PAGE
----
To understand the civilized nature of those who governed the Republic of Ragusa—as the city of Dubrovnik was known from 1358 to 1808—look no further than the city’s motto. In Latin, it read, “Non bene pro toto libertas venditur auro.” Liberty is not well sold for all the gold.
But the liberty and freedom of Dubrovnik required more than these simple high ideals to protect it from outside influence. It also needed a fortified wall. And so in the 14th century the early founders of the city, fresh off a strained allegiance to the Venetian Republic and recovering from the Black Death of 1348, began work on a barricade that would grow and evolve over hundreds of years. Today, it stands as one of the largest and most complete medieval walls in all of Europe. So solid was its construction that it was never breached. And so perfectly did it help preserve Dubrovnik that George Bernard Shaw, upon visiting in 1929, wrote, “If you want to see heaven on earth, come to Dubrovnik.”
It’s easy to understand Shaw’s enchantment. His sentiment was likely an appraisal of the city’s narrow byways and incredibly preserved buildings. But perhaps he also should have written a love poem to the wall; after all, it was the skill of its builders that brought Dubrovnik into the modern age virtually unscathed. Even after the walls were complete, city dwellers rebuilt or maintained it as it aged. It didn’t take long for word to spread of the mighty fortification surrounding Dubrovnik; the city soon gained a reputation as unconquerable throughout Europe and—more importantly—in the land-grabbing Ottoman Empire.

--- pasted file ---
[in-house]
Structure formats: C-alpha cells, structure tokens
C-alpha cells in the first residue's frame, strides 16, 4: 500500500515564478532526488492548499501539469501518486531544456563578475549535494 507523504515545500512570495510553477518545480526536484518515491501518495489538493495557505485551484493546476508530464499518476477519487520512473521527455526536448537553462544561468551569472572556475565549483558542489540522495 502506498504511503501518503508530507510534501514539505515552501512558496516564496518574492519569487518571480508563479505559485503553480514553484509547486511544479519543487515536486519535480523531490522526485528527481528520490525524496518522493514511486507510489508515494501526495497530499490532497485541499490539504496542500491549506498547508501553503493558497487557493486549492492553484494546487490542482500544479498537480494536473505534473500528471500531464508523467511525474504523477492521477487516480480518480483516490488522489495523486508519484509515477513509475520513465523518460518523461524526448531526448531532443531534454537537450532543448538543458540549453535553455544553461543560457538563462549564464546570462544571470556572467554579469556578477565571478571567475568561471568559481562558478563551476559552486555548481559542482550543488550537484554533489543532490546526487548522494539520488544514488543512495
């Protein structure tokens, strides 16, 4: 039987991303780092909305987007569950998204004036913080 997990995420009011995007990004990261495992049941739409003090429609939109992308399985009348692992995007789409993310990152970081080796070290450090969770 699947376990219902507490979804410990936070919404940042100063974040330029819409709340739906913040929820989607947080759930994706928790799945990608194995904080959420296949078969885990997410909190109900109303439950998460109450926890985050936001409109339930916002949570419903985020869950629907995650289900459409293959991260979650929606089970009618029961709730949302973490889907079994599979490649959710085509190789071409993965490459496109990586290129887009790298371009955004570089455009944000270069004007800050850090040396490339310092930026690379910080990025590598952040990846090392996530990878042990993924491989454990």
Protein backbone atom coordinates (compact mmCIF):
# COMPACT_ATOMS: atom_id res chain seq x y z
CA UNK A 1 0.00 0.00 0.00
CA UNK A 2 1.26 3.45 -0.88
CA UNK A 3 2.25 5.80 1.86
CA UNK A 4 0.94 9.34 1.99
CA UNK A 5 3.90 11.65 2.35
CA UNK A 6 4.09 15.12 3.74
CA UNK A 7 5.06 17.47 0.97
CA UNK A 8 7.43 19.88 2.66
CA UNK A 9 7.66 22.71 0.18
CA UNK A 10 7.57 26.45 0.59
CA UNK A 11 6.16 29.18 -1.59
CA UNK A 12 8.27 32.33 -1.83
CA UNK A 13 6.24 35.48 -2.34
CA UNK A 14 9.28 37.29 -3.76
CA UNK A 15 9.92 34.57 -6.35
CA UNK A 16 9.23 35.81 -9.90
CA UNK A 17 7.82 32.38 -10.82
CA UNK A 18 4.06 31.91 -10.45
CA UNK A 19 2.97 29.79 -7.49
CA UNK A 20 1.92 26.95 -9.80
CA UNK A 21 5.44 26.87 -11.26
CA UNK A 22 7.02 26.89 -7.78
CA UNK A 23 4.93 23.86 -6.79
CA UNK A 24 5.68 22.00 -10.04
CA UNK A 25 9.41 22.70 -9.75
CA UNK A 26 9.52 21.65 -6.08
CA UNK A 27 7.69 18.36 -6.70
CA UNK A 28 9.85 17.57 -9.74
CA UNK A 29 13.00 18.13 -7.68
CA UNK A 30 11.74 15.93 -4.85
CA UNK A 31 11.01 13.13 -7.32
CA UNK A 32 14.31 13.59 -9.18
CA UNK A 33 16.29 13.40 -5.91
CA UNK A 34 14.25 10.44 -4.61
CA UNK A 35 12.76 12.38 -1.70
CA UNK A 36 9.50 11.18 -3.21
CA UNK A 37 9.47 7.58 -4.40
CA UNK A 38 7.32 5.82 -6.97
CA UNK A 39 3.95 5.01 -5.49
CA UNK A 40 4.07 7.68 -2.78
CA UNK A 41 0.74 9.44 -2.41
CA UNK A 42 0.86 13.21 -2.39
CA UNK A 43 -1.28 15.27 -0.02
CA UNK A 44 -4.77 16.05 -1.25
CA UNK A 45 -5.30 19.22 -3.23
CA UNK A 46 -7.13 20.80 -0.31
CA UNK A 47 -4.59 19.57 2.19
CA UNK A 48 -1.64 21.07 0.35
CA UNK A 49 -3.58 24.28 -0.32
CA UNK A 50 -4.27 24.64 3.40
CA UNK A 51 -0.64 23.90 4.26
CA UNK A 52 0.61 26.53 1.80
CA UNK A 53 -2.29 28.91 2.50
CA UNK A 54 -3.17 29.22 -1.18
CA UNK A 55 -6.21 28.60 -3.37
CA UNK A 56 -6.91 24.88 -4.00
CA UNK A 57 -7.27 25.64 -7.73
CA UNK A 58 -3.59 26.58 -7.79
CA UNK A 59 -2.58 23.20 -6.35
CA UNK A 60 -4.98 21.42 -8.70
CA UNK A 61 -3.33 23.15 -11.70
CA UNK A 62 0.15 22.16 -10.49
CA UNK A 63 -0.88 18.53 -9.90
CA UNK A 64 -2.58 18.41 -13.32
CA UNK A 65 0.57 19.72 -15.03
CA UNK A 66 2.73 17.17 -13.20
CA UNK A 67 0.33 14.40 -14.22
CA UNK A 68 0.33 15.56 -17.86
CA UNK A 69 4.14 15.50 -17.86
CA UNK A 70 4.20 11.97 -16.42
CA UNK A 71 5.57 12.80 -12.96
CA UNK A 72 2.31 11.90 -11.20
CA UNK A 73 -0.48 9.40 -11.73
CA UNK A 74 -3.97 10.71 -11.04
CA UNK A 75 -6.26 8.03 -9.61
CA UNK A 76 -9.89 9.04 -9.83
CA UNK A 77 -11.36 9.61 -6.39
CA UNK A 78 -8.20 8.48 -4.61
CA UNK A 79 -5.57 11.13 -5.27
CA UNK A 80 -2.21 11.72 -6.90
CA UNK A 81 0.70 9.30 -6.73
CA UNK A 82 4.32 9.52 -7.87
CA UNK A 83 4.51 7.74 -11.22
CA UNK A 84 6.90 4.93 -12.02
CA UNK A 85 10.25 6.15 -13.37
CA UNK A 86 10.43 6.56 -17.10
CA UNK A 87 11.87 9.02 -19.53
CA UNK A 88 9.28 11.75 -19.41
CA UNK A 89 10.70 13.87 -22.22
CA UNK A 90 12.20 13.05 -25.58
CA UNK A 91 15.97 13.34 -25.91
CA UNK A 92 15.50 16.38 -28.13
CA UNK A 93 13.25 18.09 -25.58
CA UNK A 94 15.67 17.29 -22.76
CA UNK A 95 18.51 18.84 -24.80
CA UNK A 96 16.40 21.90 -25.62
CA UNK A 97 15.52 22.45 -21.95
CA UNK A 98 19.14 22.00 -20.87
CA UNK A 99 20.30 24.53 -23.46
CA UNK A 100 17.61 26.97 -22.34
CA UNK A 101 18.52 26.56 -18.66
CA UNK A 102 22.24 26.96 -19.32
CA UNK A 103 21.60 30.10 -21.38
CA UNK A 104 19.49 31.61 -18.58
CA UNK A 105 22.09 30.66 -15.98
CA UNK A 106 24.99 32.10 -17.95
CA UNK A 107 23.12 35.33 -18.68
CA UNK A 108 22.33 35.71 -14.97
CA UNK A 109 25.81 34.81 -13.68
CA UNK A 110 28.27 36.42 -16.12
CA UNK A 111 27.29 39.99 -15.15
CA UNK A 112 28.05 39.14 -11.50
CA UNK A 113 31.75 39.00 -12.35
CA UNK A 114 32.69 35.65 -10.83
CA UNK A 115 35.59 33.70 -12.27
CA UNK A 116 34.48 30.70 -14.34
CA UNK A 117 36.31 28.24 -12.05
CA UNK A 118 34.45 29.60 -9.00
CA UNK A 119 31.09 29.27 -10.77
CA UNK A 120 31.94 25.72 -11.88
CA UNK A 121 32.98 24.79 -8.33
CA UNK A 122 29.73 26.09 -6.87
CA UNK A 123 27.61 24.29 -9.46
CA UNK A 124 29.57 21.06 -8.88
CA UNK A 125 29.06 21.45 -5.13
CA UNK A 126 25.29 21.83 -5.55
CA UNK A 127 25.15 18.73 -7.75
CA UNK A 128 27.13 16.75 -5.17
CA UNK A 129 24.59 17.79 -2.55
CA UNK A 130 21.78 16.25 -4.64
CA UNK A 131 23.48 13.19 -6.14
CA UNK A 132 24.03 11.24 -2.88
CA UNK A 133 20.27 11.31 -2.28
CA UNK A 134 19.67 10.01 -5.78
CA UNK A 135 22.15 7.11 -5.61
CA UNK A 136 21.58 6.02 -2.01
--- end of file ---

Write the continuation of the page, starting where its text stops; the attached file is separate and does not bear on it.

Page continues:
History, however, had other plans. Dubrovnik fell to the army of Napoleon in 1806 and later to Austria in 1814. The city remained part of the Austro-Hungarian Empire until that kingdom’s dissolution with the 1919 Treaty of Versailles that ended World War I.
The region’s next major conflict, though devastating to the Old Town, tested the strength of the walls like never before. Tragically, almost 70% of the 824 red-roofed buildings within the fortifications were damaged by the Yugoslav People’s Army during the 1991 Siege of Dubrovnik. In retrospect, historians have said that the ancient walls held up better against modern weaponry than the more contemporary fortifications around the modern city. Were it not for the strength of those ancient ramparts, much more of the city would have been lost. Since those dark days, Dubrovnik’s Old Town has been lovingly restored.
Today, visitors can walk the entire perimeter of Dubrovnik’s walls—with magnificent views of the red-roofed, stone-cut city below and the sparkling waters of the Adriatic Sea beyond. The walls stretch for 6,360 feet, just over a mile, boast a maximum height of 82 feet, and feature several towers and bulwarks.
Gazing over the rooftops of Dubrovnik provides a remarkable and enlightening perspective. You’ll have bird’s-eye views of the Franciscan Monastery, the Placa main thoroughfare, the charming Old Harbor, the island of Lokrum just off the coast and of course the rocky shore lashed by Adriatic waves. The smaller details you’ll observe bring the city to life, too: children kicking a soccer ball around a schoolyard, laundry draped high above an alleyway or the clatter of kitchen plates through an open window.
It’s a stroll that gives immeasurable insight into this protective and unconquerable wall. Still today, life goes on within its sheltering embrace as it has for centuries.